tools for collaborative scanning/OCRing/proofing of printed documents. Was
this among the tools you tried when determining that in-house OCRing was not

Richard L. Pyle, PhD
Natural Sciences Database Coordinator, Bishop Museum
1525 Bernice St., Honolulu, HI 96817
Ph: (808)848-4115, Fax: (808)847-8252
email: deepreef at

> -----Original Message-----
> From: Taxacom Discussion List [mailto:TAXACOM at LISTSERV.NHM.KU.EDU]On
> Behalf Of David Remsen
> Sent: Monday, January 03, 2005 4:51 AM
> Subject: Re: NomenclatorZoologicus
> Dr. Lorenz/ Dr. Spies
> Thank you for your points and observations regarding the conversion of
> Nomenclator Zoologicus.   With the new year we are focusing our efforts
> on continuing the revision of the conversion and an extension of the
> existing Agenda and Corrigenda sections of the NZ.  The current online
> NZ is still a work in progress.
> Our first priority is to ensure that the digitized conversion
> represents an accurate transcription of the existing volumes 1-9 of NZ.
>    This is the intent of locating reviewers.   This round requires less
> taxonomic expertise than simply a willingness to endure 100 pages of
> proofing.  The result however, is a clean community resource reviewed
> by members of the community itself.  Reviewers will also receive a copy
> of the final work on CD.   Breaking the volumes into 100 page sections
> appeared to me to be more systematic in that we would then know which
> sections have or have not been reviewed.  However, we could also
> provide the means to review taxonomic groups as well and simply place
> review attributes at the record level.  My experience in doing this
> myself is that once you are on a page it is easier to simply stay on
> that page rather than jump around.  We hope to have an editorial system
> running sometime this month.
> Once we have a clean and reviewed conversion we can focus on the
> accuracy of the printed document. Our second goal is an online
> supplement to the Agenda and Corrigenda sections where corrections to
> the correctly transcribed volumes can be added as supplements to the
> original records.  For example, Alatotrochus Cair 1994 (within the
> volumes) should actually be Alatotrochus Cairns 1994.   In this case,
> the original must remain as it factually exists within the printed
> document and the correction will be a separate and linked record.
> Our third effort will be to catalog genera not contained with NZ and to
> provide a means to include or not include these data within a search as
> a separate resource.  We have received numerous offers of additional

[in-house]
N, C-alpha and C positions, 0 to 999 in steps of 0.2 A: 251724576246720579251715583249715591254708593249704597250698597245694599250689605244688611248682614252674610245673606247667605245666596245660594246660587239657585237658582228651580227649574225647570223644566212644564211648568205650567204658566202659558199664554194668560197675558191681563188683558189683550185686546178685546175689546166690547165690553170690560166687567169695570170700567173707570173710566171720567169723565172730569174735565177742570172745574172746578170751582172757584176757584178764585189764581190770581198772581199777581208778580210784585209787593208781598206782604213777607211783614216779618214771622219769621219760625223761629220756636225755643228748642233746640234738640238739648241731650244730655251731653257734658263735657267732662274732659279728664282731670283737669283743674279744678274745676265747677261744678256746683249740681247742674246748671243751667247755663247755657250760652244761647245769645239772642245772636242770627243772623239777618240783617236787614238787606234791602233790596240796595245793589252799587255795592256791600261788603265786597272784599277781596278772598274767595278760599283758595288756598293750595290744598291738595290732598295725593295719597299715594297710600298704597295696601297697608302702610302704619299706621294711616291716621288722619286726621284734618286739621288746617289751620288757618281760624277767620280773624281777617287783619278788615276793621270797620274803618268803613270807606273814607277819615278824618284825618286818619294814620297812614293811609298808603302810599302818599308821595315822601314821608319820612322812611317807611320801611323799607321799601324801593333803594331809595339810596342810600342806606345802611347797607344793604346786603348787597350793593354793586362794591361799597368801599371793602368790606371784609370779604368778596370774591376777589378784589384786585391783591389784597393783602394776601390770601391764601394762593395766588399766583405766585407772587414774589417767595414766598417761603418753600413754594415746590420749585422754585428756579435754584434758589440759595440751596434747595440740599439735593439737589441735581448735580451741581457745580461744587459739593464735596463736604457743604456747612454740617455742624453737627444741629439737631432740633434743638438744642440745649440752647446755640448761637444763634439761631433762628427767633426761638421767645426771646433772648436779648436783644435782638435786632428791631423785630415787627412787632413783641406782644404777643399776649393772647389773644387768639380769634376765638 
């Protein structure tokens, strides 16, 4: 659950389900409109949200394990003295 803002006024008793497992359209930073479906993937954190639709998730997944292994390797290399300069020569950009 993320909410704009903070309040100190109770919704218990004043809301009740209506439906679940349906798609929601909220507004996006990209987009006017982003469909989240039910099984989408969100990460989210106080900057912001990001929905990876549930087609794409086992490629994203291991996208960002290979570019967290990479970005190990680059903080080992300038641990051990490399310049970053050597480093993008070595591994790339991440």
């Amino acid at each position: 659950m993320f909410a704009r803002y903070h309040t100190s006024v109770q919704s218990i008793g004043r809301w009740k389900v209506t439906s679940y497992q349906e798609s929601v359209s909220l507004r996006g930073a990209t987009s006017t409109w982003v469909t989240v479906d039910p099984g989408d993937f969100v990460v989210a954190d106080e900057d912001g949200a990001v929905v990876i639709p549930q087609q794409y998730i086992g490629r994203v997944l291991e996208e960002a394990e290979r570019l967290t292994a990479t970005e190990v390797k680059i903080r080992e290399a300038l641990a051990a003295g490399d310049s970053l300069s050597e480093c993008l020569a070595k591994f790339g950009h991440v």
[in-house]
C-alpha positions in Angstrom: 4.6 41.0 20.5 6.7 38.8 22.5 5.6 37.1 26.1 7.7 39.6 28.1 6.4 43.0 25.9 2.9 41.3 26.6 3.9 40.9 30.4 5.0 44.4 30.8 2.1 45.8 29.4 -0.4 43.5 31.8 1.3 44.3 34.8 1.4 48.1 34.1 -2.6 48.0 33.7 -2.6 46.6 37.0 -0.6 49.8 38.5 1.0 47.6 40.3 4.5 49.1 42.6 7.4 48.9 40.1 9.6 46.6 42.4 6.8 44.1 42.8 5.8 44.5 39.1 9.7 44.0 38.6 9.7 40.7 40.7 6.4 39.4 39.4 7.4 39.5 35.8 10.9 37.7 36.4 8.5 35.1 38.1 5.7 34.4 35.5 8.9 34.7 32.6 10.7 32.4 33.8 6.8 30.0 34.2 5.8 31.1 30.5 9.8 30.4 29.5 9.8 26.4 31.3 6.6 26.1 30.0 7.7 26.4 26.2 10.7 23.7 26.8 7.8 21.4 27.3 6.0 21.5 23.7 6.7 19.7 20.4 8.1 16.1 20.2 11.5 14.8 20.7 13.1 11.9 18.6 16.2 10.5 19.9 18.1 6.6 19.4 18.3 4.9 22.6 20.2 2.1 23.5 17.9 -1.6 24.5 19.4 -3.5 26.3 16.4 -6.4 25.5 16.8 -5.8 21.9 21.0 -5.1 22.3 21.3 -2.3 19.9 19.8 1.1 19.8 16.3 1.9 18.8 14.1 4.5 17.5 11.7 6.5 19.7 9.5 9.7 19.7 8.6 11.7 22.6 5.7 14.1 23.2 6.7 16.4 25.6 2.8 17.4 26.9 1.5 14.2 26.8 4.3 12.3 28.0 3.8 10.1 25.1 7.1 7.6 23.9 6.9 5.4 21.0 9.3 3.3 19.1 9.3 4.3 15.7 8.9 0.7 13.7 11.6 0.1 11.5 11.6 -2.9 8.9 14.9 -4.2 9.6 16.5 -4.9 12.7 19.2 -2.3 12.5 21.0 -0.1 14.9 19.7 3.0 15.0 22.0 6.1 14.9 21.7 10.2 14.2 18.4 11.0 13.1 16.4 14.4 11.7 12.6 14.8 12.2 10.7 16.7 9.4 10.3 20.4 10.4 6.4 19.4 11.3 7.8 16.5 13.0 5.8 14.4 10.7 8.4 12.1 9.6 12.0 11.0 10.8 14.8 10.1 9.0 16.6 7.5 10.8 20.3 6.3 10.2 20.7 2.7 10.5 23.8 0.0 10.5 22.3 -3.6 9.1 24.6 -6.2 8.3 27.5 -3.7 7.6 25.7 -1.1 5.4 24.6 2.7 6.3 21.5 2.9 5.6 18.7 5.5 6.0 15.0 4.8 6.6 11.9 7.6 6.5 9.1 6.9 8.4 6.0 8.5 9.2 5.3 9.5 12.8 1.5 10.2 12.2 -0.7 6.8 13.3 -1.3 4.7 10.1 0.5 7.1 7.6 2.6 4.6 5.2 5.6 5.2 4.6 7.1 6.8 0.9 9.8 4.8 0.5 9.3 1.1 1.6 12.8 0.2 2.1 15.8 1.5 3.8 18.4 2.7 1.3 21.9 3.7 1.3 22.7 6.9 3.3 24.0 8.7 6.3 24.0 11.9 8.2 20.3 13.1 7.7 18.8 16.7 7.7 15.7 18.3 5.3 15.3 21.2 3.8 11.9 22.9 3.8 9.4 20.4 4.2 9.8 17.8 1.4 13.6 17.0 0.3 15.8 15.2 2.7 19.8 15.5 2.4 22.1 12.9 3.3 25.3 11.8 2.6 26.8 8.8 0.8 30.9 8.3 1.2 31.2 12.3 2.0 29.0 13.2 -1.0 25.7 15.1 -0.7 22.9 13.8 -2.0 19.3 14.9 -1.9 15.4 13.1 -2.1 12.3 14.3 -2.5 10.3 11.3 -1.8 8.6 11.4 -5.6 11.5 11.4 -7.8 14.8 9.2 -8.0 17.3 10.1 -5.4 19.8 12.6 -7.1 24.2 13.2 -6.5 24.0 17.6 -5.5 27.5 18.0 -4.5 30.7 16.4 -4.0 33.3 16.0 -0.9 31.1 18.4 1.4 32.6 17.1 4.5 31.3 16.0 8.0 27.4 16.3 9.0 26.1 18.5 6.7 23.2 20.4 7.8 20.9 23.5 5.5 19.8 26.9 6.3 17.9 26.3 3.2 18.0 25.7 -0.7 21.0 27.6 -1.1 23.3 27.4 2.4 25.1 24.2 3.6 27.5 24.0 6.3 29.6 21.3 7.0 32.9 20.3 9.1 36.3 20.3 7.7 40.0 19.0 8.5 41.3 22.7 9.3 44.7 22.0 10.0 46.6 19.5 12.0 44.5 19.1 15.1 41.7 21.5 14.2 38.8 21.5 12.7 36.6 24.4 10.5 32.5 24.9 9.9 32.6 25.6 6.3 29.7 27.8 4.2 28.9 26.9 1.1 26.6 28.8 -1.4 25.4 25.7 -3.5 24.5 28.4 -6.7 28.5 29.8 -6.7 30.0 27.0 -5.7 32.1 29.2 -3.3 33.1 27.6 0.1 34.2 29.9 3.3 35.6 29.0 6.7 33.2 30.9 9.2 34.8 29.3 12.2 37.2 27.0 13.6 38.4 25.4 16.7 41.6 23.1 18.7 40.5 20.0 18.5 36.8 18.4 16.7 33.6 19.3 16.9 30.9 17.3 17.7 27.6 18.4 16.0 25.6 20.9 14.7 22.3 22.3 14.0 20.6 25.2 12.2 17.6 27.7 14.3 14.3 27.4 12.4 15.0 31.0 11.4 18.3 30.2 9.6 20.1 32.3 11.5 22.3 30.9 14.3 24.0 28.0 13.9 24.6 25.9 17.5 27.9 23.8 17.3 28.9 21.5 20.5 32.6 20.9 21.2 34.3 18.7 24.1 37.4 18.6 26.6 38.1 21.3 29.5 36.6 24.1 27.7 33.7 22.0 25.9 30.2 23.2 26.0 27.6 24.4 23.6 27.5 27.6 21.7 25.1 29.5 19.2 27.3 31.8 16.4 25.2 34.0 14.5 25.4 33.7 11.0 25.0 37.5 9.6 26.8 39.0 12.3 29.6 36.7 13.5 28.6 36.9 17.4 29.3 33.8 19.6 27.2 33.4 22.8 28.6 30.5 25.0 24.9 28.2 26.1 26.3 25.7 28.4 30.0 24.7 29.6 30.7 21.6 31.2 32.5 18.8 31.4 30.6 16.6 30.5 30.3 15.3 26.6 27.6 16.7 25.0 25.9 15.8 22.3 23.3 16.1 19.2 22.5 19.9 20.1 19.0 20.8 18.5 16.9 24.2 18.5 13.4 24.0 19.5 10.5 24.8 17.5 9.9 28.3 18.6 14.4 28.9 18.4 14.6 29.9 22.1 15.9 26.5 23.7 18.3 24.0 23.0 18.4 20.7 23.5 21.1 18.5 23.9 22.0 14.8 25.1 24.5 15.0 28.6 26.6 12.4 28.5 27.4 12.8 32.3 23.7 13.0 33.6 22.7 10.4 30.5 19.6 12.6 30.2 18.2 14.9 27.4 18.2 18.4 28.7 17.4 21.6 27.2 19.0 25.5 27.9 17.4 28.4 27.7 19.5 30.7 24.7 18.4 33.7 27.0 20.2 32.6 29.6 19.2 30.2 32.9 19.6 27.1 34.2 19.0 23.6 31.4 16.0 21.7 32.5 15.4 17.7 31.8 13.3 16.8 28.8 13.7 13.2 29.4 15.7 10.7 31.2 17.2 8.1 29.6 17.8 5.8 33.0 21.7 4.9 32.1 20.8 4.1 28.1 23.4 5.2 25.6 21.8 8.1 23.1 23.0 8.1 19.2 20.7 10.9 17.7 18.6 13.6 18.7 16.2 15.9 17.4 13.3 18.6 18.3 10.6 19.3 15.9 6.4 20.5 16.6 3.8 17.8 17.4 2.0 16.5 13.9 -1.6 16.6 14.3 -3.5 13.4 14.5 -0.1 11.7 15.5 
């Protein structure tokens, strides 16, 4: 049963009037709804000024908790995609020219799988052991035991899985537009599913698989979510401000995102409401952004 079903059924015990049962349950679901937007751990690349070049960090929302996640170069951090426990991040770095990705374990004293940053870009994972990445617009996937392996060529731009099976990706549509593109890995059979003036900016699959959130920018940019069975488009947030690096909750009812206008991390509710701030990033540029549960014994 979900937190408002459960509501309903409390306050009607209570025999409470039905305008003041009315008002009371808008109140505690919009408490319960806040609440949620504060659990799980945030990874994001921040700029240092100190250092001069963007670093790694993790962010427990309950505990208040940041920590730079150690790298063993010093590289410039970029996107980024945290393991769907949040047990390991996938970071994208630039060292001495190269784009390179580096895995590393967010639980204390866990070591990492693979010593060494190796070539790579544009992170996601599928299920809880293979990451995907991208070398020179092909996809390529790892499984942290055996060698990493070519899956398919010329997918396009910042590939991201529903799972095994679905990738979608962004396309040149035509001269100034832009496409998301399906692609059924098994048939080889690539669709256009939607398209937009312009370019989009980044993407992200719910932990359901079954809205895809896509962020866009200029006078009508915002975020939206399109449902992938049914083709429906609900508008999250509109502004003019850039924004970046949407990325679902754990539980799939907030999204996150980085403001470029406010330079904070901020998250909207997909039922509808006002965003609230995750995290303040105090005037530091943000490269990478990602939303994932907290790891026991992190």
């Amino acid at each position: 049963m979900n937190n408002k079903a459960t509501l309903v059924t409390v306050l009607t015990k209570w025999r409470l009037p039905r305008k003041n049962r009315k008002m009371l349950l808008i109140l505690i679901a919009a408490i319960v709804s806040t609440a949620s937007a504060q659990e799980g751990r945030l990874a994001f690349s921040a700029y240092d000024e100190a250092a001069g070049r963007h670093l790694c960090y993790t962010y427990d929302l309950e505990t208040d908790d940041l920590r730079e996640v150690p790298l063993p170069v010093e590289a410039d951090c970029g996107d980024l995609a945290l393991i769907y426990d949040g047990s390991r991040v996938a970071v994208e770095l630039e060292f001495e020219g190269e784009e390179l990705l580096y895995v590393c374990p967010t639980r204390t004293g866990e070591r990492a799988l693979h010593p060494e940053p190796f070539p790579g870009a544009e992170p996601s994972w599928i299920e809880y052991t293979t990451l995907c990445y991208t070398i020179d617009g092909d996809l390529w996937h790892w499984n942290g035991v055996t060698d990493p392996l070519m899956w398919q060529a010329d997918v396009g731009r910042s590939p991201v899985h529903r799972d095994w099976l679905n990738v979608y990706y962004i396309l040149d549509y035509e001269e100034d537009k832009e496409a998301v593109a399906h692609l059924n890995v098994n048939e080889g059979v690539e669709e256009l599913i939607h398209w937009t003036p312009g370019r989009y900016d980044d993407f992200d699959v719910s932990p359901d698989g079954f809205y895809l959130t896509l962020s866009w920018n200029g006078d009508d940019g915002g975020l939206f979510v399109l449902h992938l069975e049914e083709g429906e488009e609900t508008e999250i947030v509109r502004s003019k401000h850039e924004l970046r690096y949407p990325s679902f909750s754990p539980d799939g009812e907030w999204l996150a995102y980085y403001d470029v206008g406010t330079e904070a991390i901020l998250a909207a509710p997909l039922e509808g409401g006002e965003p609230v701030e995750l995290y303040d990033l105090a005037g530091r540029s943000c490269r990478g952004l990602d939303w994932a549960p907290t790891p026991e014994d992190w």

> genera data.
> Lastly, although I do like the look of "Dr. Remsen", I'm afraid that I
> am neither an M.D. or Ph.D. (yet) but instead remain a curious amalgam
> of biologist and informatician who has yet to free himself from all
> this to actually finish a graduate degree.
> Cheers,
> David Remsen
> On Jan 3, 2005, at 5:05 AM, Faunaplan at AOL.COM wrote:
> > Dear All,
> > the online version of NEAVE's NomenclatorZoolicus (via the uBio
> > website) is
> > certainly among the outstanding achievements of last year,
> > congratulations!
> > However, since it probably will be consulted by many more users than
> > the book
> > version, wouldn't it be helpful to point to the pitfalls and limits of
> > this
> > source?
> > In my mind, things like the following should be made explicit:
> > - the Nomenclator is by no means a complete directory of available
> > genus-group names for the time period 1758-1994 and availability of
> > names listed in the
> > Nomenclator is not guaranteed.
> > - in some cases, the attribution of names to authors & dates is not
> > Code
> > compliant. For example, there is misleading information on the
> > following 31
> > important genus-group names in Coleoptera Carabidae, which should be
> > attributed to
> > BONELLI 1810: Abax, Agonum, Alpaeus, Amara, Anchomenus, Aptinus,
> > Blethisa,
> > Calathus, Callistus, Cephalotes, Chlaenius, Demetrias, Dinodes,
> > Ditomus, Dolichus,
> > Dromius, Dyschirius, Epomis, Laemostenus, Lamprias, Melanius, Molops,
> > Oodes,
> > Pelor, Percus, Platynus, Platysma, Poecilus, Polistichus, Procrustes,
> > Pterostichus.  (for details see MADGE 1975: The type-species of
> > BONELLI's genera of
> > Carabidae (Coleoptera, Carabidae). - Quaest. Ent., 11: 579-586).
> >
> > Best wishes,
> > Wolfgang Lorenz, Tutzing, Germany
> >
> >
> _______________________________________________
> David Remsen
> uBio Project Developer
> Marine Biological Laboratory
> Woods Hole, MA 02543
> 508-289-7632

More information about the Taxacom mailing list